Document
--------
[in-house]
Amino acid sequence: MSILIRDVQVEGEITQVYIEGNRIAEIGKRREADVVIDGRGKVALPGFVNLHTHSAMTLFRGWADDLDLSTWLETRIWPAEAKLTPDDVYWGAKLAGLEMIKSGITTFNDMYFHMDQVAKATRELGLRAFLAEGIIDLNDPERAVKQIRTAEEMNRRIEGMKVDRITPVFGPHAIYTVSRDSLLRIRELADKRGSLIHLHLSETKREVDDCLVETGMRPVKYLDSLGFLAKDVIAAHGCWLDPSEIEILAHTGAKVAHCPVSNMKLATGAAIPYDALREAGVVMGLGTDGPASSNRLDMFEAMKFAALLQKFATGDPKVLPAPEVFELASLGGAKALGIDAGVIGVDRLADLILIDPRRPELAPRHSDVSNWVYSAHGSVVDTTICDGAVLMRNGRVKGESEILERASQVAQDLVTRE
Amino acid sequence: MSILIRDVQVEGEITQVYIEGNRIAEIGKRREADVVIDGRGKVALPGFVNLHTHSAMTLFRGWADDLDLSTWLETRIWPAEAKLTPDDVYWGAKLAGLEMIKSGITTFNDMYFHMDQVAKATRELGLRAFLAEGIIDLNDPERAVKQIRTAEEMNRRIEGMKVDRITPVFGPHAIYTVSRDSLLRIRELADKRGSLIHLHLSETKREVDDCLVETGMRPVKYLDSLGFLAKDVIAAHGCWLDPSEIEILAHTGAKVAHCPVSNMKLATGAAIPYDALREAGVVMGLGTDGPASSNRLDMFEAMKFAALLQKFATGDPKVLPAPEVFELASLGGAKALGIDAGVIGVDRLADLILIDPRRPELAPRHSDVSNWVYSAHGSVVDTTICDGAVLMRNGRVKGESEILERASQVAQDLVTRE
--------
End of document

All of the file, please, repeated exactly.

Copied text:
[in-house]
Amino acid sequence: MSILIRDVQVEGEITQVYIEGNRIAEIGKRREADVVIDGRGKVALPGFVNLHTHSAMTLFRGWADDLDLSTWLETRIWPAEAKLTPDDVYWGAKLAGLEMIKSGITTFNDMYFHMDQVAKATRELGLRAFLAEGIIDLNDPERAVKQIRTAEEMNRRIEGMKVDRITPVFGPHAIYTVSRDSLLRIRELADKRGSLIHLHLSETKREVDDCLVETGMRPVKYLDSLGFLAKDVIAAHGCWLDPSEIEILAHTGAKVAHCPVSNMKLATGAAIPYDALREAGVVMGLGTDGPASSNRLDMFEAMKFAALLQKFATGDPKVLPAPEVFELASLGGAKALGIDAGVIGVDRLADLILIDPRRPELAPRHSDVSNWVYSAHGSVVDTTICDGAVLMRNGRVKGESEILERASQVAQDLVTRE
Amino acid sequence: MSILIRDVQVEGEITQVYIEGNRIAEIGKRREADVVIDGRGKVALPGFVNLHTHSAMTLFRGWADDLDLSTWLETRIWPAEAKLTPDDVYWGAKLAGLEMIKSGITTFNDMYFHMDQVAKATRELGLRAFLAEGIIDLNDPERAVKQIRTAEEMNRRIEGMKVDRITPVFGPHAIYTVSRDSLLRIRELADKRGSLIHLHLSETKREVDDCLVETGMRPVKYLDSLGFLAKDVIAAHGCWLDPSEIEILAHTGAKVAHCPVSNMKLATGAAIPYDALREAGVVMGLGTDGPASSNRLDMFEAMKFAALLQKFATGDPKVLPAPEVFELASLGGAKALGIDAGVIGVDRLADLILIDPRRPELAPRHSDVSNWVYSAHGSVVDTTICDGAVLMRNGRVKGESEILERASQVAQDLVTRE